Dark Kitchens For Food Delivery
If you’re looking to rent a food delivery kitchen, your location will be crucial. Equally, make sure that loading docks for delivery drivers are easily accessible and that there is space for parking – ideally without an additional fee.
Central Production Units
Central Production Units are great for those people that are looking to reduce their current kitchen workspace, either to free up space for more customers or because you would prefer to bring everything together and produce all your food under one roof. Production Units are also great for those people that don’t have the right permissions to produce hot food from their own premises – such as those in an A1 property looking to evolve their business
Part Time or 24 hour? Private or shared?
Catering kitchens can be rented for certain times, as mentioned above, or full time. If you aren’t renting full time then you are likely to be sharing your kitchen space with another business, since it makes sent for the renter to make the most of the commercial kitchen.
Of course, there is nothing wrong with sharing a kitchen, but it is worth finding out who you will be sharing with and how. Shared work spaces can either mean co-working, or working to a shift pattern. If you are in a co-working space, you need to make sure that the business you are sharing with doesn’t produce items that your customers might be allergic to or you claim your produce to be free of.
If you do go for a part time, shared option, make sure you double check exactly how this will work and your rights within that space when you are both present and not as this will affect you, your staff and the way you run your business significantly.
The Legal Stuff
Have You Checked Your Licensing Requirements?
Have you registered your business and do you know the licences that apply to you? You can use the government’s licence finder to work out exactly what you need to have a legitimate food business in the UK, according to the type of food you produce and the way in which you sell it. Make sure that you are clear on the code applied to the type of space you are renting, and that you have detailed this correctly in your registration forms, 28 days before you start trading.
Does Your Space Fit With Commercial Kitchen Regulations?
Starting out on the right foot is essential, and part of the way to do this is to ensure that you know exactly what is required of a commercial kitchen rental set up before going to check it out. This applies to the water, gas, electricity regulations as well as the actual layout itself.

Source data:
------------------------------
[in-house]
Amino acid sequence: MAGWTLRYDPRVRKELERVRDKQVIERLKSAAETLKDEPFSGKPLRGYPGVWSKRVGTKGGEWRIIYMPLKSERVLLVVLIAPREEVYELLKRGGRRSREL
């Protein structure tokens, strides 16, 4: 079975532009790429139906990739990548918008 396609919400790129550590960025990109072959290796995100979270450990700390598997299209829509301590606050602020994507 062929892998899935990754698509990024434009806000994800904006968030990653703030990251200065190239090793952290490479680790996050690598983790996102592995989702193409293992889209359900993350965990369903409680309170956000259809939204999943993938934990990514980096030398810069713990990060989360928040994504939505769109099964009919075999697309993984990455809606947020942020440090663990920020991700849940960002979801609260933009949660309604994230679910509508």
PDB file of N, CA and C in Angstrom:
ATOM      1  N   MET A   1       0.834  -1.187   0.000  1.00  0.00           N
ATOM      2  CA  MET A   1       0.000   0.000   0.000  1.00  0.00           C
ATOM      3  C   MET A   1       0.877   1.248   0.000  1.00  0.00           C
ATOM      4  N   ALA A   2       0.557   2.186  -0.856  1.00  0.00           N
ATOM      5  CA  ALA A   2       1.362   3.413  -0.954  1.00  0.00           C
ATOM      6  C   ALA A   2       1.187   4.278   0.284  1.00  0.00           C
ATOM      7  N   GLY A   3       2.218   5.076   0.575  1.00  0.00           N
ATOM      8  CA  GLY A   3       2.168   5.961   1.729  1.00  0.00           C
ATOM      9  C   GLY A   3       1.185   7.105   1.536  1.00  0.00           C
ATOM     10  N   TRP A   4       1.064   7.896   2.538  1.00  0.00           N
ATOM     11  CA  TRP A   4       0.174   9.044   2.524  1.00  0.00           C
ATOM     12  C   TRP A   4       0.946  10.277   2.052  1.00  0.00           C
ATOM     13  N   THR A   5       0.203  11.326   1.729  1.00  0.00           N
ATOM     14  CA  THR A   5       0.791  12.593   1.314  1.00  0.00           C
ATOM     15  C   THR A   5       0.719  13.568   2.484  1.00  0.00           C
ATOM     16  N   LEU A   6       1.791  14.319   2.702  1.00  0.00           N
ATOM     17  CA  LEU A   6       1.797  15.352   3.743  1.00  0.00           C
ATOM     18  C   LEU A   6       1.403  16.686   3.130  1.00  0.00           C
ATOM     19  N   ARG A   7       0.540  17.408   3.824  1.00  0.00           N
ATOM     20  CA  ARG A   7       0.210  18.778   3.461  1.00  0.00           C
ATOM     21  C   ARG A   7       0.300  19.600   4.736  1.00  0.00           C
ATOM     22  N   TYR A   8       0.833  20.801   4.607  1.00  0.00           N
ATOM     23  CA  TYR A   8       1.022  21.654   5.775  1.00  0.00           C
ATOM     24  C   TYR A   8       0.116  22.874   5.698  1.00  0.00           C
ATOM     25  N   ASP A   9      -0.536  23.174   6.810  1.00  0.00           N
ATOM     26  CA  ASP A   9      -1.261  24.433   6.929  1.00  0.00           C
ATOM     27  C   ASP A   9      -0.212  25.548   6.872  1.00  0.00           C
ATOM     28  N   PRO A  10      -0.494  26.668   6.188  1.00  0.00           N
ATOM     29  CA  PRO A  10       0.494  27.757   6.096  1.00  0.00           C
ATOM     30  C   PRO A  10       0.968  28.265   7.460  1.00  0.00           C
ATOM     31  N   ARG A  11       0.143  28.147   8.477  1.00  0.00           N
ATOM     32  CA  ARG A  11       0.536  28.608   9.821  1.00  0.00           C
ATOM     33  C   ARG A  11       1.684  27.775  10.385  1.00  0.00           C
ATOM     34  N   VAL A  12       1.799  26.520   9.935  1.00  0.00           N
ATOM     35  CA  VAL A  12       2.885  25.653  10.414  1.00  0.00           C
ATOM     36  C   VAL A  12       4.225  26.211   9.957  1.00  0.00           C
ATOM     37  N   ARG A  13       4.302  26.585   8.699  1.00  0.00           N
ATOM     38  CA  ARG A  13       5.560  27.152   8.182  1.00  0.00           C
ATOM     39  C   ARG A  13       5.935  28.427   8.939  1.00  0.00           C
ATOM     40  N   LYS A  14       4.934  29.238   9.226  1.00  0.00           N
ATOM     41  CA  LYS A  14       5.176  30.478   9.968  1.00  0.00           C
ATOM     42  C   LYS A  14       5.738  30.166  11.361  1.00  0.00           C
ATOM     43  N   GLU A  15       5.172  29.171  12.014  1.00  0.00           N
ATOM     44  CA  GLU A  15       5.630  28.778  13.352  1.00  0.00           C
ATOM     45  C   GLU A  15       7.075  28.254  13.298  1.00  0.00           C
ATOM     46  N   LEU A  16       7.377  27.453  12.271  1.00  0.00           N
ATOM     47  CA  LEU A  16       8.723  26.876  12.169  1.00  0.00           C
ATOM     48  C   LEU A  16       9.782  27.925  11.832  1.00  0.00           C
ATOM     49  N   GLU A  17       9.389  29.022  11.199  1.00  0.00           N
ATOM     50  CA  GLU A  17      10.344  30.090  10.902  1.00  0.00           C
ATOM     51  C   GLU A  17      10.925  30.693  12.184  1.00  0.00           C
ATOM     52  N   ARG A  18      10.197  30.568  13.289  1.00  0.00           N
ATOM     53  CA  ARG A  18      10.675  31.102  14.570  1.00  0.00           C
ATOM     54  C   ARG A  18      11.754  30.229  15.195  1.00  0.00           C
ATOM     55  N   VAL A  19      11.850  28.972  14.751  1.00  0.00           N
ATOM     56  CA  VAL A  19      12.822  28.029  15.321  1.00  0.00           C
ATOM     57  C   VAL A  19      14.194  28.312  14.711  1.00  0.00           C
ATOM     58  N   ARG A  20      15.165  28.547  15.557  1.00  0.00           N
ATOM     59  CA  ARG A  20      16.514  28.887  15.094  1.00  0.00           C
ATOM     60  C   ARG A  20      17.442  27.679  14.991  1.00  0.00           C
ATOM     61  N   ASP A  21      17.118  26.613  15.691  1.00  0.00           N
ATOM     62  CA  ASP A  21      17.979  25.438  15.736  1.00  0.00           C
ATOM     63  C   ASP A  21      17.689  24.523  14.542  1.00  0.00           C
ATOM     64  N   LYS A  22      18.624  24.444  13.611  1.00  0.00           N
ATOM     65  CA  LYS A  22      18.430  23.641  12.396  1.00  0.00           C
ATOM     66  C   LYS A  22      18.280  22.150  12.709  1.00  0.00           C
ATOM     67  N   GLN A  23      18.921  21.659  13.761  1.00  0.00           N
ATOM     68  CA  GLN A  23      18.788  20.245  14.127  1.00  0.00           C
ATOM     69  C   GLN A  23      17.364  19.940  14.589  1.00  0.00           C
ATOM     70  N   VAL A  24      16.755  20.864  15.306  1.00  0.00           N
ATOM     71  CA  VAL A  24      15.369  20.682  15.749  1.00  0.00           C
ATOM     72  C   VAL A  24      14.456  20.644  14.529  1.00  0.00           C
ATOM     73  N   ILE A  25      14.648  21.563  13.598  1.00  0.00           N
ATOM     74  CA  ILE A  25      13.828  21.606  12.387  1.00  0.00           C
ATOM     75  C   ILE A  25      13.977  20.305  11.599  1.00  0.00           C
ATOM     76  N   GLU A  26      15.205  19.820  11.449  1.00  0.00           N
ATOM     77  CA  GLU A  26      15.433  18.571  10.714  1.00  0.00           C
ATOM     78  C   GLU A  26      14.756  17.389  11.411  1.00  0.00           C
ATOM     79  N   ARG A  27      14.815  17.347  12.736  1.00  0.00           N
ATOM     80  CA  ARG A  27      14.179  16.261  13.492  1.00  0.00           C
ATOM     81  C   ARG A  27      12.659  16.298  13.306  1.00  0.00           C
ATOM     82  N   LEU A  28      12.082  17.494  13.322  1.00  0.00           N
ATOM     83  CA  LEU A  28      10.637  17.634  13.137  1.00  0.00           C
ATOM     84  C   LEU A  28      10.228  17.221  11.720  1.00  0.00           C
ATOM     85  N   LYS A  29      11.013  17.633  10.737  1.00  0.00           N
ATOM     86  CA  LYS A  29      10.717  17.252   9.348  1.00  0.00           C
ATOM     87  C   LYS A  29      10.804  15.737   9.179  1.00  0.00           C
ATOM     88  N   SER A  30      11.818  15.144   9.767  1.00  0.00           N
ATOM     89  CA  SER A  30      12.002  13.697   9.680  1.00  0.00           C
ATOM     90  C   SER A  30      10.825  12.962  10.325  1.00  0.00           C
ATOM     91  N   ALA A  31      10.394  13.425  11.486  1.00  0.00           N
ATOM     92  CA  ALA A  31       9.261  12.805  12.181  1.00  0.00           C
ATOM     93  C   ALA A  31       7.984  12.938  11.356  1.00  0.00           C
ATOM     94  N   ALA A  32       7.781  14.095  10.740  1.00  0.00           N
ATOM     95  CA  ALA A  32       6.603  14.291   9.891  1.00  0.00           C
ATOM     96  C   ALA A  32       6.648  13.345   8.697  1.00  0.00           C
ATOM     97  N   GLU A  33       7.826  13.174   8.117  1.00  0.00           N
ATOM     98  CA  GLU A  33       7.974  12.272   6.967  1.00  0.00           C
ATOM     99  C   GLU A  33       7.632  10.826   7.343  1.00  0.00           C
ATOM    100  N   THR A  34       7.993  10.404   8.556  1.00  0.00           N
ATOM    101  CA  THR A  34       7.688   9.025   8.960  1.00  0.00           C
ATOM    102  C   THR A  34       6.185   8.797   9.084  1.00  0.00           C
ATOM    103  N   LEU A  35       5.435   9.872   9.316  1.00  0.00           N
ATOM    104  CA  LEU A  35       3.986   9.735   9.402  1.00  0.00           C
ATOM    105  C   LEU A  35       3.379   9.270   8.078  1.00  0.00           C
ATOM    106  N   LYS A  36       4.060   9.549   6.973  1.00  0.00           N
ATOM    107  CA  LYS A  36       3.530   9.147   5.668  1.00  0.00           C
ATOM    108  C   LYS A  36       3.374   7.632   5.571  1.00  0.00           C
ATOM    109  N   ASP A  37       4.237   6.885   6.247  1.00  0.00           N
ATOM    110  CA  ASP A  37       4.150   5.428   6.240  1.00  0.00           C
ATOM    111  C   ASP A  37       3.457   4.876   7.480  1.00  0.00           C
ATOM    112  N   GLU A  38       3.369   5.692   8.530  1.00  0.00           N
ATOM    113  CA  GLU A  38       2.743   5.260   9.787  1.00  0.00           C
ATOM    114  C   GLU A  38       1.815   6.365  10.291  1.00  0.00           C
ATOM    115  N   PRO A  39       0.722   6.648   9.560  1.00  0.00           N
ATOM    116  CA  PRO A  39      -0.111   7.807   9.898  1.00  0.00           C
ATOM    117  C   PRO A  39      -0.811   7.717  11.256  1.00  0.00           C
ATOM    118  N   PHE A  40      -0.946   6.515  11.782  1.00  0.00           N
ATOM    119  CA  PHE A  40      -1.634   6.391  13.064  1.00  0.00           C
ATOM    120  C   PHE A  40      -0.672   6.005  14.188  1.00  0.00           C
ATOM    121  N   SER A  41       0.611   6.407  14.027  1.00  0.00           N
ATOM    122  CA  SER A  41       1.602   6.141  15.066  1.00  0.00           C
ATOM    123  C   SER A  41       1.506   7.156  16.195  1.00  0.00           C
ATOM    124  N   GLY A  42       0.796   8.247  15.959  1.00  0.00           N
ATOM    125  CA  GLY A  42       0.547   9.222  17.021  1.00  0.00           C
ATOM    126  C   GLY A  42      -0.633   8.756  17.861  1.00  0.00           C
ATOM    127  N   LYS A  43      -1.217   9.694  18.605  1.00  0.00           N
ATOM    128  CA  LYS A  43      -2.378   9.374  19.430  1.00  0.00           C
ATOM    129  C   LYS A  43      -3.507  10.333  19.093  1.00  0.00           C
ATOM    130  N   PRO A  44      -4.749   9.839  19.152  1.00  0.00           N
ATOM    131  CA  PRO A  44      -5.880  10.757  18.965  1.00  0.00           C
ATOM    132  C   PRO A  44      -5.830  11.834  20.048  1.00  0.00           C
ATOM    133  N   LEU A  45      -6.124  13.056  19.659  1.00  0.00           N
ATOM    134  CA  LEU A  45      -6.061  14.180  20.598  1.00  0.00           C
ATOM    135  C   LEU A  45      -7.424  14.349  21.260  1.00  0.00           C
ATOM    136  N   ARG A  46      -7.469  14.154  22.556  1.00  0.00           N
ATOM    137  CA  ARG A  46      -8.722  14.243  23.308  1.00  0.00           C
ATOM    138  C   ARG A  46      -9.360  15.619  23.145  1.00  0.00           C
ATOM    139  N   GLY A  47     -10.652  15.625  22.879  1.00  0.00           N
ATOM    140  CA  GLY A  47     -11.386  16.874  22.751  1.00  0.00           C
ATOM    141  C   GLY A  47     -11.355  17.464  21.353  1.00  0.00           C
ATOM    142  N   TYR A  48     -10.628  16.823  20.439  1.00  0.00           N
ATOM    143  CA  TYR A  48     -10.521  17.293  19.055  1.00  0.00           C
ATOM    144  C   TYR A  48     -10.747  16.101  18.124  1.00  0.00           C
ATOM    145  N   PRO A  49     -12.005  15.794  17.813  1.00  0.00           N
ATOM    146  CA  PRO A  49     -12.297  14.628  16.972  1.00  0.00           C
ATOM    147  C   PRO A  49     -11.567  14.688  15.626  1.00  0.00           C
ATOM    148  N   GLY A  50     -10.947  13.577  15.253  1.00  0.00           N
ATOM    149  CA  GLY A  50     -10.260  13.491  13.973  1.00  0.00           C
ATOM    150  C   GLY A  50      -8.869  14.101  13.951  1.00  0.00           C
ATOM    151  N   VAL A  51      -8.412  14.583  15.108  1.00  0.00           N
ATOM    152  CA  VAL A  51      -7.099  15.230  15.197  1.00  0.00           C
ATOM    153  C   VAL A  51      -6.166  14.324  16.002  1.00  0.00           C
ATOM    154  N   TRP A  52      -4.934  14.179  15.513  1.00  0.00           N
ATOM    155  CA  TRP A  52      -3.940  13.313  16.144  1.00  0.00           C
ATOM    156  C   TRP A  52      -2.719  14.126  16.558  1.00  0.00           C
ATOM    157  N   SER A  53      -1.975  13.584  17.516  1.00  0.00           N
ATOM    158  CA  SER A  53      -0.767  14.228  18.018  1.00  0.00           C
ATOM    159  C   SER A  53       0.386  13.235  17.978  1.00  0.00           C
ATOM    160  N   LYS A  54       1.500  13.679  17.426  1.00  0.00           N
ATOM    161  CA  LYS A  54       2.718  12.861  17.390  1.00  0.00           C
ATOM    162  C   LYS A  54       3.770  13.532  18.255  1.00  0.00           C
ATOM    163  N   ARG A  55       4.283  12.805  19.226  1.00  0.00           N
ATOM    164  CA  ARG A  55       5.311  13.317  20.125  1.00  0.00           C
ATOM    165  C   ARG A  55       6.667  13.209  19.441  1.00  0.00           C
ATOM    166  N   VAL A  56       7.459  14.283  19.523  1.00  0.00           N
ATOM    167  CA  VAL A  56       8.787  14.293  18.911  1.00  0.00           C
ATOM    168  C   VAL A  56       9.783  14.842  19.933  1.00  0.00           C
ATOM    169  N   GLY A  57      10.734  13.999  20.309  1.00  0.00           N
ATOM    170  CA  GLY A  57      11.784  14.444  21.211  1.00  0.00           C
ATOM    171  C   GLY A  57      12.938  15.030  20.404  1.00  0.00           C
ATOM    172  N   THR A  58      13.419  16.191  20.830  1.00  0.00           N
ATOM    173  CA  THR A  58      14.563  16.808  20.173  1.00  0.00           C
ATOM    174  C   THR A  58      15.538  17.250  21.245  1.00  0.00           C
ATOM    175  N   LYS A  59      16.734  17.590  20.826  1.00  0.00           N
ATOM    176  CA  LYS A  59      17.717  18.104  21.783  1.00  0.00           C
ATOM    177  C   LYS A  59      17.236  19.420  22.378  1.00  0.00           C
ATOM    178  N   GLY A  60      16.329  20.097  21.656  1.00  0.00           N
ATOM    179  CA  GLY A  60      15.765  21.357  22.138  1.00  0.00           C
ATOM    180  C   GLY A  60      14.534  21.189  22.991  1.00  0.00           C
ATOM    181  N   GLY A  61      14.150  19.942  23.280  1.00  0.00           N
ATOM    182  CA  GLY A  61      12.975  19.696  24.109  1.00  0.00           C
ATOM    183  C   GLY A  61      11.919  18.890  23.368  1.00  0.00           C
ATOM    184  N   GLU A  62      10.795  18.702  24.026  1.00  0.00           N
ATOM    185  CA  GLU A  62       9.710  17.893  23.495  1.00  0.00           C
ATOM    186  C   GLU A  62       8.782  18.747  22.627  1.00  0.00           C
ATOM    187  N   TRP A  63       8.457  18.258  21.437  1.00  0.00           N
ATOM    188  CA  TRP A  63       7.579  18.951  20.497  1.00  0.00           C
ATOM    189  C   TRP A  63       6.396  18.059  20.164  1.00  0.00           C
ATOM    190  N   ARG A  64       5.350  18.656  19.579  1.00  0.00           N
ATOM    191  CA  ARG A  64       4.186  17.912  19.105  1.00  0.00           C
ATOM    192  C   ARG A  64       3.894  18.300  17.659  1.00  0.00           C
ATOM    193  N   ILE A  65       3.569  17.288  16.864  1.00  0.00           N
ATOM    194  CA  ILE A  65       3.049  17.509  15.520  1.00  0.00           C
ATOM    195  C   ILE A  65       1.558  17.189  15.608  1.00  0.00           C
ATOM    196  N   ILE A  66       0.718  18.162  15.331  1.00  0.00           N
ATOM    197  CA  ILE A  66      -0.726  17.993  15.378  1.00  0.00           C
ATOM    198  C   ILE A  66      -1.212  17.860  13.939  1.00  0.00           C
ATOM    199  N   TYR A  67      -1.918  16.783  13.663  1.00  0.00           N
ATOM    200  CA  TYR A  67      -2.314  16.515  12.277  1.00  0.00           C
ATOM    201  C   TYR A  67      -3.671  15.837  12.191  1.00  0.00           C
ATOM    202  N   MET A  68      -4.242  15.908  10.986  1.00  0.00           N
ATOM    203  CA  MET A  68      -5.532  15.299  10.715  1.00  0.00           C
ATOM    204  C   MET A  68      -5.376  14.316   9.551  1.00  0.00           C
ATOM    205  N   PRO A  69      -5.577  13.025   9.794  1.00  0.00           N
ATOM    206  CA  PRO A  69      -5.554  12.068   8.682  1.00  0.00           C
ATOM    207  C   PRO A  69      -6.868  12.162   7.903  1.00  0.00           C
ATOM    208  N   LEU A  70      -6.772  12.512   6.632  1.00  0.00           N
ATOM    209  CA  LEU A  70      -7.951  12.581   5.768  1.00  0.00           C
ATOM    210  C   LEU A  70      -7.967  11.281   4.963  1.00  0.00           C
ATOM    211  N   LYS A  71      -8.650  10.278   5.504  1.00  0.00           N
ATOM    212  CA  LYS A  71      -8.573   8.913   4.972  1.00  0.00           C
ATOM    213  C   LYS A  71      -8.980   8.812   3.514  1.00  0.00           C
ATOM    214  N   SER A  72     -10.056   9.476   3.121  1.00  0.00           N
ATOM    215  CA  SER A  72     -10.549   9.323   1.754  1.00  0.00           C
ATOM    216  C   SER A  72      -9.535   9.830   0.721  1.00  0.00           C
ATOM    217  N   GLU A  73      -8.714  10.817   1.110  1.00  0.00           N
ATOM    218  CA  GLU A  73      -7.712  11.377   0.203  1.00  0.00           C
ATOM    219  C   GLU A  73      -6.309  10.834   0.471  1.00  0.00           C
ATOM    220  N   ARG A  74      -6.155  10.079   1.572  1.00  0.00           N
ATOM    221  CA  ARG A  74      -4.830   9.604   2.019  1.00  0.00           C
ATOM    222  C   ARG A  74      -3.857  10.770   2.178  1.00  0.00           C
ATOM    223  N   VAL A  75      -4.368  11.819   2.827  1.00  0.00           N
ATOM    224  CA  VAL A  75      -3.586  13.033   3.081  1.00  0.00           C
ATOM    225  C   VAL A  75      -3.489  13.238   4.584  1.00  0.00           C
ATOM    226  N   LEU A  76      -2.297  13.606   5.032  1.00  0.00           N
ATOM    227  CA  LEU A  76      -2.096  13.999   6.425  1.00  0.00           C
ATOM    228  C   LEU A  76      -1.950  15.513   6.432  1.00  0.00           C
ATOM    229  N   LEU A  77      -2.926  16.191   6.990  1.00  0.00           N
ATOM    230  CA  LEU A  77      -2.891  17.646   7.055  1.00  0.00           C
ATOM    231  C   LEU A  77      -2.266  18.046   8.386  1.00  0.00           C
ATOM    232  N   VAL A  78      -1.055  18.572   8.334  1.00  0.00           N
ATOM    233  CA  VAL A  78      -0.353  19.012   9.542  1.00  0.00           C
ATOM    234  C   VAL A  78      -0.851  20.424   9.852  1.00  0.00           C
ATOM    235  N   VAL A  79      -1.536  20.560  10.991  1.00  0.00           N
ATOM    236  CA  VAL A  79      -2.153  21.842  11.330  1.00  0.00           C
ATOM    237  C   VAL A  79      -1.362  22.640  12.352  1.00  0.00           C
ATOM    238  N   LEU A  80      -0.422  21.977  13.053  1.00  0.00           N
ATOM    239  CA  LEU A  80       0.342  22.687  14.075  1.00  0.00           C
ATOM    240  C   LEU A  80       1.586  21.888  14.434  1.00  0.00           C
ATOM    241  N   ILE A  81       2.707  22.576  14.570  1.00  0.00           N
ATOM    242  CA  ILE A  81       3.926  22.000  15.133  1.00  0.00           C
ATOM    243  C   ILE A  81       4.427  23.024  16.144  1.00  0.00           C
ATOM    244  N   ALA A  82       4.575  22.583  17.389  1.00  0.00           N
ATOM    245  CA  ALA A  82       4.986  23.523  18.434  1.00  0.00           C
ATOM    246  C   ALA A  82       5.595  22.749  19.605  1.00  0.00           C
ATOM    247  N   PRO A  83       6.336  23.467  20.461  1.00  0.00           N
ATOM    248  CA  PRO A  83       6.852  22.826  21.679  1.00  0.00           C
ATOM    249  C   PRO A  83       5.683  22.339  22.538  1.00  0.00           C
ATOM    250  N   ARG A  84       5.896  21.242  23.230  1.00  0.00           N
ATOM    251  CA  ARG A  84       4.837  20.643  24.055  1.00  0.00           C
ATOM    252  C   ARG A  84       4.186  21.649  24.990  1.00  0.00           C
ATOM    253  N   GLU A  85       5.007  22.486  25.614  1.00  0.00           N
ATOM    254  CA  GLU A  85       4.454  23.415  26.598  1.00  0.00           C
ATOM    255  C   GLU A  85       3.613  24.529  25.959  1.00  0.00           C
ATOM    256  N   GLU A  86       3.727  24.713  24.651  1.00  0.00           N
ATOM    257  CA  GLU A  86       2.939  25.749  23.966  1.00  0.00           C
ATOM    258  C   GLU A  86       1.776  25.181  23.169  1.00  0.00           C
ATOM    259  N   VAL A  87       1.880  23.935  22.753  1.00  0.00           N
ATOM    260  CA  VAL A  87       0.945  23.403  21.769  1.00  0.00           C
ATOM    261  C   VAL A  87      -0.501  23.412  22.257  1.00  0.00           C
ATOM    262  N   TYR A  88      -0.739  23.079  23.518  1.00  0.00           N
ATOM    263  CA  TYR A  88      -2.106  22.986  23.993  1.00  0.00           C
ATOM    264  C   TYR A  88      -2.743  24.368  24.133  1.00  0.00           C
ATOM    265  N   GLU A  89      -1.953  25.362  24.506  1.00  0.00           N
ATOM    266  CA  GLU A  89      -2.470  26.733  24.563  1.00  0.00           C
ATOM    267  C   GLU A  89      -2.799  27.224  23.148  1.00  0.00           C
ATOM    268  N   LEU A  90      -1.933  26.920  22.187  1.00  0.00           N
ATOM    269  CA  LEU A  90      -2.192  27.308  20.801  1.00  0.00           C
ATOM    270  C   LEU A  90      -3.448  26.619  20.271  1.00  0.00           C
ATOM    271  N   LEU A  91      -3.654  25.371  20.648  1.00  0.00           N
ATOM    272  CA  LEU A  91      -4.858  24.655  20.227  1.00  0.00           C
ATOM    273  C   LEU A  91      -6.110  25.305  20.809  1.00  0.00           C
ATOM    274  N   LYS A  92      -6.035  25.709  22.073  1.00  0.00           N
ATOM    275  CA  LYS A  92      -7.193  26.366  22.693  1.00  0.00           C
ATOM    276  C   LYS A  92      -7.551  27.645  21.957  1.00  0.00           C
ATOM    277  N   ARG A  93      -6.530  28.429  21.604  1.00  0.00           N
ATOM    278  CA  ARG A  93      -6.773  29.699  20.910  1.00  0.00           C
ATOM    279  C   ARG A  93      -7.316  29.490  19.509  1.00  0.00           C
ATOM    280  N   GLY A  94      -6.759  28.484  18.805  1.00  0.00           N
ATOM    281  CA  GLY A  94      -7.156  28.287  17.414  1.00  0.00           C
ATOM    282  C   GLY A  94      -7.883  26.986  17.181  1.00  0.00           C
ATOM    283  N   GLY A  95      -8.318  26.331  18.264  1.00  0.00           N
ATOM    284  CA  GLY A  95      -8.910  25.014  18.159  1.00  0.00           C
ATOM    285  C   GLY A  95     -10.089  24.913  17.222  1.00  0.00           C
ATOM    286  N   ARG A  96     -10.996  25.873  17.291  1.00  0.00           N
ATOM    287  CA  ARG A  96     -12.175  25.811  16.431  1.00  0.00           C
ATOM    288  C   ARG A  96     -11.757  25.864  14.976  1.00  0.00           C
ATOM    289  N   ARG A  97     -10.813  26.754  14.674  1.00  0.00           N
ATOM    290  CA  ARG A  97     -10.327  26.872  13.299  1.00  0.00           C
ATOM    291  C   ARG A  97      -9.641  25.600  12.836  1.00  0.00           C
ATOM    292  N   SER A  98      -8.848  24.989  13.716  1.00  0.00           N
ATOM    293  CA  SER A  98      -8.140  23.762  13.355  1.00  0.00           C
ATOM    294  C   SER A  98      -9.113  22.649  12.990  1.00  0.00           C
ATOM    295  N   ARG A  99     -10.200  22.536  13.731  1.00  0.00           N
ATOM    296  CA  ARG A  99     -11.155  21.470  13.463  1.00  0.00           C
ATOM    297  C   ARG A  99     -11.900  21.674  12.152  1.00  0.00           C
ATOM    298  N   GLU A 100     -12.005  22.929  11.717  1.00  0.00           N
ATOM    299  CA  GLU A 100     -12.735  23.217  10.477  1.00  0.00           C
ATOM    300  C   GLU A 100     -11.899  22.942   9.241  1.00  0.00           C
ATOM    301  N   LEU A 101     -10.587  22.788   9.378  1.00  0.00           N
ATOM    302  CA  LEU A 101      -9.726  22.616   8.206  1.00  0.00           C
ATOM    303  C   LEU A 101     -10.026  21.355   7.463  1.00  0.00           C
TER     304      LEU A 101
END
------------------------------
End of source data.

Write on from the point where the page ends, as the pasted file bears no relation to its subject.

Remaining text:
Being a food business carries enormous responsibility as you offer a service that can, if careless, cause detriment to people’s health. As such, there are really stringent rules in place that need to be adhered to for the safety of your staff and your customers, and as you would check for the safety in a flat you rent, you need to do the same for a commercial kitchen.
What Are Your Contract Terms?
It’s not rocket science. As with any business deal you need to read the small print. These questions should be among those that you ask yourself:
- How often do you need to pay rent?
- Is there a break clause?
- What are the terms of the deposit?
- Are there any hidden costs?
- Who is responsible for what?
Whilst it can seem easier just to waive on through a contract because you are in a hurry to get started, the salesperson is charming and the deal seems sweet – it can turn sour very quickly if you haven’t considered these scenarios and where you will stand when they occur. The last thing you want to have happen is for you to find out some months in that there has been an electric fault, lose all of your refrigerated and frozen stock, and then discover that it is your responsibility to replace it.
Where Do I Go From Here?
Of course, with the numerous commercial kitchen options we offer ourselves, we would suggest that if you are looking for a commercial kitchen to license in London, you book a tour of our kitchens and see if you find the right fit for you!
BUT before doing so we strongly recommend you have a good look at your business as it stands currently and how you are looking to grow – thinking carefully about what you need from your commercial kitchen before your hunt begins.
THEN, refer back to this post and make sure you are comfortable with the standard of your kitchen and the terms of your contract before rushing into any decisions – especially if you will be locked in for a certain amount of time.
AND AFTER THAT sit back, relax and watch the beauty of your commercial kitchen’s efficiency unfold…